(Note: This is part two in a blog series exploring the meaning of several popular phrases and their meaning to historic buildings and homes.)
Everything from the history of a building, whether it is discovering its stories or uncovering its secrets, lies in its architecture.
Many of us love historic architecture. Architecture provides us a peek into the past – surrounding us with reminders of beautiful and, at times, horrible occurrences in history.
Preserving the historic architecture of buildings and homes, however, is a never-ending task. Strict standards, regulated and monitored by the U.S. Department of the Interior Secretary’s Office through the National Park Service, can dictate anything and everything from paint colors, exterior modifications, and best practices for appropriately treating physical issues that may arise. These four distinctive yet interrelated standards – Preservation, Restoration, Rehabilitation, Reconstruction – exist to ensure the highest integrity for historic buildings is maintained. So, what does rehabilitation of a historic building mean?
In layman’s terms, rehabilitation recognizes the need to alter or add to a historic building or home to meet continuing or changing uses while retaining the building or home’s historic architectural character. The National Park Service defines rehabilitation “as the act or process of making possible a compatible use for a property through repair, alterations, and additions while preserving those portions or features which convey its historical, cultural, or architectural values.” (Vist the National Park Service’s guidelines on rehabilitation and treatments for buildings and homes to learn more.)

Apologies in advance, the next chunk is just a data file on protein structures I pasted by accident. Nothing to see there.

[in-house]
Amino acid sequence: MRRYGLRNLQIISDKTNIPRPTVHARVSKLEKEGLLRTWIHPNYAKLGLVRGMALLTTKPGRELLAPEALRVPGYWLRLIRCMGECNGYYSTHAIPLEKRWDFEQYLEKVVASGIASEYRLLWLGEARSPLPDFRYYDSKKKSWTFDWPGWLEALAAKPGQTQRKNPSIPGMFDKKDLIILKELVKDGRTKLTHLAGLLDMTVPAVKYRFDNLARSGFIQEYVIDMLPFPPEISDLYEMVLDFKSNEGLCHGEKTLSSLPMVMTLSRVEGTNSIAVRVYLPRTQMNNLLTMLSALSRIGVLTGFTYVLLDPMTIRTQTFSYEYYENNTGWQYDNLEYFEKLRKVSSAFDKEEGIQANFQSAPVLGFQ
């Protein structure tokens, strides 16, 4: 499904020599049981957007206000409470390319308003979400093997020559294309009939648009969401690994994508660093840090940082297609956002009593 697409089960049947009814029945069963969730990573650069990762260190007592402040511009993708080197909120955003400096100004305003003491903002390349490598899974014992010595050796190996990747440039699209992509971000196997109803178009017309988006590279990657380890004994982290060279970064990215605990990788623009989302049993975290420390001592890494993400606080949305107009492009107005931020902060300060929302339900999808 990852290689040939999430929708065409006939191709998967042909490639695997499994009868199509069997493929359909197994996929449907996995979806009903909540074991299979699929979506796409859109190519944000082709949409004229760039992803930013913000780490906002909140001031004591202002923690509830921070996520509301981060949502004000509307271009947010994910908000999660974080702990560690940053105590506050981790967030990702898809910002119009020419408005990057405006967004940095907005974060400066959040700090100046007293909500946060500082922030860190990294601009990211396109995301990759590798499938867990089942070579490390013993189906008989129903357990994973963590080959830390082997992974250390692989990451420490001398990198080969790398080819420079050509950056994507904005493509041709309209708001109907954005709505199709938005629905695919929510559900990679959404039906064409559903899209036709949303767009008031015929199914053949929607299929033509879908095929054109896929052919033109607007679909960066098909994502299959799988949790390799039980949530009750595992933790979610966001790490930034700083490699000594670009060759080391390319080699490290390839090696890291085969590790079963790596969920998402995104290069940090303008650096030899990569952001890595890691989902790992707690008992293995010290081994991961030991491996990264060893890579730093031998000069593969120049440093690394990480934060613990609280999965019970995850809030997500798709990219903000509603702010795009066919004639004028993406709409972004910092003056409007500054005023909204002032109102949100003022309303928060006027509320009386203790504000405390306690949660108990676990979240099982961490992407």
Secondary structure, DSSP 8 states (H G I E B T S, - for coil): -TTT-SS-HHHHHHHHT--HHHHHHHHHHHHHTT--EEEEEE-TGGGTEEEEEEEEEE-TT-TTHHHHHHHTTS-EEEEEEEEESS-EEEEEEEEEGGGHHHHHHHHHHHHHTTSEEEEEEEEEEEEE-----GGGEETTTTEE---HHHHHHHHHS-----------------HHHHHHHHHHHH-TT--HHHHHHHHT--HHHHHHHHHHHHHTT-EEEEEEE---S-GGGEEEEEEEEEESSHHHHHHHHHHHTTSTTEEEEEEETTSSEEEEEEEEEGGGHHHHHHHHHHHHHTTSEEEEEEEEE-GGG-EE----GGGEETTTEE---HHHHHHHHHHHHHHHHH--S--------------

Over the past thirty-five years, the City of Franklin has undergone an economic revitalization resurgence, in large part to the preservation of its beloved historic Main Street but also the historic buildings and homes that contribute greatly to the quality of life in the community and the desire to live here. The rehabilitation of the Vaughn-McCall house on Murfreesboro Road is a part of Franklin’s beautiful gateway mosaic.
Examining the Historic Vaughn-McCall House
Listed on the National Register of Historic Places in 1988, the historic house was originally built in c1873 on six acres of land situated on the eastern edge of Franklin by Andrew Vaughn, a local businessman who owned a livery business and also a brick factory. Vaughn later sold the home (1887) to John McFerrin, after constructing a larger, ornate home in Franklin. The McFerrin family lived in the home for years until it sold to Thomas McCall.
Some of the prominent features of the house are located on the front façade including a two-story porch with square columns, vergeboard decoration, and milled balusters on both stories. The porch and eave of the house have paired brackets while the formal entrance has a glass-and-frame two-panel door with an arched single-light transom.
According to Williamson County historian Rick Warwick, electricity and running water was not a feature in the home until the 1950s. Garden Gates Homes, owned by Matt and Kara Christiansen, who purchased the home, worked with 906 Architects to breathe new life into one of the last remaining homes to be rehabilitated in historic Franklin.
Today, it is an excellent example of a fully rehabilitated historic home, retaining much of its fine interior craftsmanship, along with the staircase and mantels along Murfreesboro Road.
Awards in Preservation Excellence
For nearly 50 years and counting, the Heritage Foundation of Williamson County, TN recognizes individuals and organizations who pursuit excellence in preservation, restoration, renovation, and rehabilitation as well as infill, craftspeople, and heritage preservation of cultural landscapes.